MN House Environmental Committee Debates Wild Rice Protection

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The Minnesota House Environment and Natural Resources committee made several changes to the Omnibus Environment budget bill yesterday, including funding research into climate change in northern forests.

Rep. Denny McNamara (R ) Backs Climate Change Research

Included in the omnibus bill is a list of projects funded by the Legislative-Citizen Commission on Minnesota Resources (LCCMR). Earlier, projects related to climate change were stripped from the bill. Today, Chair Denny McNamara (R – Hastings) offered an amendment to include funding for a University of Minnesota study on climate change impacts on northern forests and a National Eagle Center survey of Golden Eagle populations. These changes are a significant change in the earlier focus of the committee. Members had criticized the LCCMR for including too many research projects in their recommendations and expressed skepticism about any research into climate change.

Another point of contention in this morning’s hearing were provisions relating to water quality standards for wild rice waters. Wild rice is particularly sensitive to sulfates, and Minnesota law has a more restrictive standard (10 milligrams/liter) for sulfate releases into waterways with wild rice stands. Mining companies and some legislators have criticized the more restrictive standard, since proposed copper mines in northeastern Minnesota risk violating the wild rice standard.

The omnibus bill contains a provision that requires the Department of Natural Resources to study the impact of sulfates on wild rice. According to Rep. John Persell, this study duplicates a study that is currently being conducted at the behest of Governor Mark Dayton, and there was widespread agreement of the value of a study on the committee. However, the bill also contained a provision that would set a temporary standard for wild rice waters while the study was being conducted of 250 mg/l, 25 times the current standard.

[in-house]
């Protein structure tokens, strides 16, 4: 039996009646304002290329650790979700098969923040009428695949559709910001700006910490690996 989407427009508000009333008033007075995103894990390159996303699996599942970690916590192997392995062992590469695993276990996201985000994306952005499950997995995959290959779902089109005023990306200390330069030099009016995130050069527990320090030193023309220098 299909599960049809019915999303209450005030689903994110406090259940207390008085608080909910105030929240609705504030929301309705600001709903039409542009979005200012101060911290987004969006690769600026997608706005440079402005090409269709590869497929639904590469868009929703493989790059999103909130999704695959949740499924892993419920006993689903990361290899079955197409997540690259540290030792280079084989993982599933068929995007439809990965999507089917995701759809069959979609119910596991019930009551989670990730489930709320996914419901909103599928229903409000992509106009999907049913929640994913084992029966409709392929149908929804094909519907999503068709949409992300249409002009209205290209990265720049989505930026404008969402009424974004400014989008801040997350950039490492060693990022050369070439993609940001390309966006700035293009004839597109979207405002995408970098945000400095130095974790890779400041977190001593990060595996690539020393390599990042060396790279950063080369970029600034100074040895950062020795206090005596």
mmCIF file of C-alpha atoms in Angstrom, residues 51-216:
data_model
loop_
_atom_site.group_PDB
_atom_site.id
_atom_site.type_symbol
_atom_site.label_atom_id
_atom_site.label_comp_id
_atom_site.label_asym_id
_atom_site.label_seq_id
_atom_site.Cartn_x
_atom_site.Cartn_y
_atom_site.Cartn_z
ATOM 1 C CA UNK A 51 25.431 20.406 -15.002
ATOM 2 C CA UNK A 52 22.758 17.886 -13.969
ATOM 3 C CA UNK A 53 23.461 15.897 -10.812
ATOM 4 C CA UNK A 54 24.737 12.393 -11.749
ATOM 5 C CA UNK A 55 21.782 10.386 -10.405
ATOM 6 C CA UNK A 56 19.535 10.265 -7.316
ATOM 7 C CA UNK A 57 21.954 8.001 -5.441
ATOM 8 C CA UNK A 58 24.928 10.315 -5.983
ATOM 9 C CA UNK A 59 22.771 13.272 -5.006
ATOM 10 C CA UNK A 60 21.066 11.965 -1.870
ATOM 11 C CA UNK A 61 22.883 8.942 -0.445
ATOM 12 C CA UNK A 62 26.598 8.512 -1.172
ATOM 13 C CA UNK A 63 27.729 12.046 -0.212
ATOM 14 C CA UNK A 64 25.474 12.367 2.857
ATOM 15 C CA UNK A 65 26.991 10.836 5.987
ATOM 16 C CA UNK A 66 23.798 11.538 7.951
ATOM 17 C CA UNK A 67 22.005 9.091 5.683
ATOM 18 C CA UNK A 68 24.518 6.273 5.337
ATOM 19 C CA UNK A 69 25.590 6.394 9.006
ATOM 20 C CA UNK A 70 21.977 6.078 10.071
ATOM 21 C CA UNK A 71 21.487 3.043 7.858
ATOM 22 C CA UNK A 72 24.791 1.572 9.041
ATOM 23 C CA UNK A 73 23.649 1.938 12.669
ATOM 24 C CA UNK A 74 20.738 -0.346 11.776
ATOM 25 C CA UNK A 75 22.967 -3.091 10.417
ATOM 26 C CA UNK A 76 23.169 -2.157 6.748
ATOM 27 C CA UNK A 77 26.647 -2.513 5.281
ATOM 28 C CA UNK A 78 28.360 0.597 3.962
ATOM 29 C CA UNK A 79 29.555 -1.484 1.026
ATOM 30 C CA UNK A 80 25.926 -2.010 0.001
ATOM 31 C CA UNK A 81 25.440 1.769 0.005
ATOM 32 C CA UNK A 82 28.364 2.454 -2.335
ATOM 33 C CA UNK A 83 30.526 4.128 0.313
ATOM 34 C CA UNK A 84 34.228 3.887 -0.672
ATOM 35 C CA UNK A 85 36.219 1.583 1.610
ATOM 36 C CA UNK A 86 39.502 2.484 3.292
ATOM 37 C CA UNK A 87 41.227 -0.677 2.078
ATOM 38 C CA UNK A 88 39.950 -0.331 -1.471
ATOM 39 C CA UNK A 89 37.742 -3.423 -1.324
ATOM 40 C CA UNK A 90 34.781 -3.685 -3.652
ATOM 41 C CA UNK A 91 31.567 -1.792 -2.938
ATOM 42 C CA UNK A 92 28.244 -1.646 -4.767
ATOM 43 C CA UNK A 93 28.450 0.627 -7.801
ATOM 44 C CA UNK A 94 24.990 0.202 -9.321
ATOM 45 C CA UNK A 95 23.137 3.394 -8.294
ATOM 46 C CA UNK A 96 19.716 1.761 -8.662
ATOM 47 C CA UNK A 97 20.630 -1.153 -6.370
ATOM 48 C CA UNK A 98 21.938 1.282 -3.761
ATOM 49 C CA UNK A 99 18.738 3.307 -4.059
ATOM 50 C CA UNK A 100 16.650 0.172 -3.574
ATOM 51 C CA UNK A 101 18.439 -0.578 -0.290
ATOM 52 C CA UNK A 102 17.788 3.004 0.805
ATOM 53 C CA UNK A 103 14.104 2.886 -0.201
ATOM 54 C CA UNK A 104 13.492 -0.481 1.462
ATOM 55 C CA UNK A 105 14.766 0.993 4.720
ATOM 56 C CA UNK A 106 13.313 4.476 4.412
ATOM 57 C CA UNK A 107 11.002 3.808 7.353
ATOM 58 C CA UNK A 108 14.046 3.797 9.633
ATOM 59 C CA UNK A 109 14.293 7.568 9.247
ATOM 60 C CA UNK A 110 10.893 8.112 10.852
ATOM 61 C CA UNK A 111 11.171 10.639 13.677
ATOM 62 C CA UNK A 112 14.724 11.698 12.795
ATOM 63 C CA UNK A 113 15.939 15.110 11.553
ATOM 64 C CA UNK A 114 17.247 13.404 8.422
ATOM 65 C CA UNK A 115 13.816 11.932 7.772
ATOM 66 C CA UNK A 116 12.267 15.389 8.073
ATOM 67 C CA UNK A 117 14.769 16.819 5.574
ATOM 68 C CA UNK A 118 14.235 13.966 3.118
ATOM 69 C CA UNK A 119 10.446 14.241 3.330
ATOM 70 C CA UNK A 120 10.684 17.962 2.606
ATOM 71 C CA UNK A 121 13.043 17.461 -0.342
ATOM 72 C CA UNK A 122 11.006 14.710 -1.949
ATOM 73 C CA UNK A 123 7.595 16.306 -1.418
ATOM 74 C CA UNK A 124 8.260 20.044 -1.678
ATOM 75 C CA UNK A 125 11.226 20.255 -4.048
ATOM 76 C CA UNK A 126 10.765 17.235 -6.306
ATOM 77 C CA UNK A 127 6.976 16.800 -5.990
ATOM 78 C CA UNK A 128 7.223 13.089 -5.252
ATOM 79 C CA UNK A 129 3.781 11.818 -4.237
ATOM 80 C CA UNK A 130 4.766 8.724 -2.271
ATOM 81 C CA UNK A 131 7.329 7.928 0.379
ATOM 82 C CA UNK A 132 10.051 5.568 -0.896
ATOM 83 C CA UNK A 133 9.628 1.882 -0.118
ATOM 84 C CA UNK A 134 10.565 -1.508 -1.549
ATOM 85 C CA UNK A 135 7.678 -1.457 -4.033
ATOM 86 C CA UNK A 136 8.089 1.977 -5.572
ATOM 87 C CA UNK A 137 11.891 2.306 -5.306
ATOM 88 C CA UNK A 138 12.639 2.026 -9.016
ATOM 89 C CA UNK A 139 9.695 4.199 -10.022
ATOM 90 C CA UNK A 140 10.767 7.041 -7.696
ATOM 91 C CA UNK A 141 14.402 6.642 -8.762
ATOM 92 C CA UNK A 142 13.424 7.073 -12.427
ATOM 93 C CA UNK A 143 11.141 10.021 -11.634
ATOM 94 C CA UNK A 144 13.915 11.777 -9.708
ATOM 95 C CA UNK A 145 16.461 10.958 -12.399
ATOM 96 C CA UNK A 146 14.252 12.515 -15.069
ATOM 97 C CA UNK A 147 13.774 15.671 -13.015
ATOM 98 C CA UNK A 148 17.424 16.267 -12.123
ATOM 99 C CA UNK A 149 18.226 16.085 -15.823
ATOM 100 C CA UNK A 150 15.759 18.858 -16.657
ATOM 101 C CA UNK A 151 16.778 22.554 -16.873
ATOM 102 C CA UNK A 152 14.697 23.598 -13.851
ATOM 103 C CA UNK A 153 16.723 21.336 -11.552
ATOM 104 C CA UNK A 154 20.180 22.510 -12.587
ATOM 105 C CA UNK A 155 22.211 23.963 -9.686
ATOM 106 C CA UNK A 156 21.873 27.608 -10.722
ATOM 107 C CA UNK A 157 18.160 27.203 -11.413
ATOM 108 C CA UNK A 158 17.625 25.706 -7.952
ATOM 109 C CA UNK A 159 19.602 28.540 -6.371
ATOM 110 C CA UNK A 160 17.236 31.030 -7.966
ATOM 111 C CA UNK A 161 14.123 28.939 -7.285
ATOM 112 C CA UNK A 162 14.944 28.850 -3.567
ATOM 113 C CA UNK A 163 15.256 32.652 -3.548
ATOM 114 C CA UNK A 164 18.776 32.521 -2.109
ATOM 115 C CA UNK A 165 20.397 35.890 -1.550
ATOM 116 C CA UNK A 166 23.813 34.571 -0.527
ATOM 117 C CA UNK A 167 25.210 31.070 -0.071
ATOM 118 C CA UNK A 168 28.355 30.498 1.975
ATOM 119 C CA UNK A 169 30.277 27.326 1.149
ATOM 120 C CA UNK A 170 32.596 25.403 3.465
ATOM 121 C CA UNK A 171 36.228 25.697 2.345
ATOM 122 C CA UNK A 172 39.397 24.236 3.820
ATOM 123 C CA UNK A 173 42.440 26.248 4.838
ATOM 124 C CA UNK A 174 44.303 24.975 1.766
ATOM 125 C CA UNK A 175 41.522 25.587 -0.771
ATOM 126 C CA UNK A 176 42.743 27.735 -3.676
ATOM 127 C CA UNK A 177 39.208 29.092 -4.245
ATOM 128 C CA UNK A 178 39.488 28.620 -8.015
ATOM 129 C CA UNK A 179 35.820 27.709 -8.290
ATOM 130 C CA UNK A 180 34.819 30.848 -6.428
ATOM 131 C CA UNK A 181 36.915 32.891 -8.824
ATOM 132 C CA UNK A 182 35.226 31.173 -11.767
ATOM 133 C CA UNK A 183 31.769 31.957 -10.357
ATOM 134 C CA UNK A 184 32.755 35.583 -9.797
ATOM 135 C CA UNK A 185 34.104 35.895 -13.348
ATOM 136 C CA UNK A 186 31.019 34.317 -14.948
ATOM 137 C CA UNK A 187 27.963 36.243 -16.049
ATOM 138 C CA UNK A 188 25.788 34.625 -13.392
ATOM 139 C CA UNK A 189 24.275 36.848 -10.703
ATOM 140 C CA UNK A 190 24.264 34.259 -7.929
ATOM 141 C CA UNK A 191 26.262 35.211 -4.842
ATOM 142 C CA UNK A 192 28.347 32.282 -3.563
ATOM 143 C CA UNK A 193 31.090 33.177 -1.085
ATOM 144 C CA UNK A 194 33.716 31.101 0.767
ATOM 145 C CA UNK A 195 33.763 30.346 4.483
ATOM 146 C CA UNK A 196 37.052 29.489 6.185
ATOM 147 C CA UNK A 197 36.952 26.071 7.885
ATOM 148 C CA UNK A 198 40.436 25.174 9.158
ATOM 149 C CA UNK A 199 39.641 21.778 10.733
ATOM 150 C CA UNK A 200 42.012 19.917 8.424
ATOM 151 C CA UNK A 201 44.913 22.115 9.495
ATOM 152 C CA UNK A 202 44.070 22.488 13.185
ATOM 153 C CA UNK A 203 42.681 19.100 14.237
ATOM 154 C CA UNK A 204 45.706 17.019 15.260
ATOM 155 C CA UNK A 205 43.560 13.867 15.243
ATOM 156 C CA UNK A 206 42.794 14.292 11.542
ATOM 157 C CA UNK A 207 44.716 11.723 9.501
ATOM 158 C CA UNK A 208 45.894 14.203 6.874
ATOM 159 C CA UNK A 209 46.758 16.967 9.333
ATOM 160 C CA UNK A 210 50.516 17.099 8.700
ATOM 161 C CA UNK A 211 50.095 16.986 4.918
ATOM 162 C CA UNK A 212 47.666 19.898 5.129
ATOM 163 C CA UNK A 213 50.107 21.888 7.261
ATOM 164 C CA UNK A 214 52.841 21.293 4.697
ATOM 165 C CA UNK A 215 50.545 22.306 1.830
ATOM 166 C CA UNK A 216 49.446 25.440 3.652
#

Rep. David Dill (DFL – Crane Lake) offered an oral amendment to modify that temporary standard to 50 mg/l. This amendment passed, but not before strong criticism from Rep. Jean Wagenius (DFL – Minneapolis) who called Dill’s amendment “lipstick on a pig,” and noted that the standard was a “political one, not a scientific standard.” Environmental groups have been strongly critical of any efforts to change the standard without a scientific basis for a change.

Jacob Wheeler

In addition to shooting videos for The UpTake, Jacob Wheeler is a contributing editor at the progressive political magazine In These Times, publishes the Glen Arbor Sun in his native Michigan, and authored "Between Light and Shadow," a recent book about the Guatemalan adoption industry. Wheeler's stories have appeared in such magazines as the Utne Reader, Earth Island Journal, Rotarian and Teaching Tolerance magazine, and newspapers including the San Francisco Chronicle and Christian Science Monitor. He speaks fluent Spanish, German and Danish.

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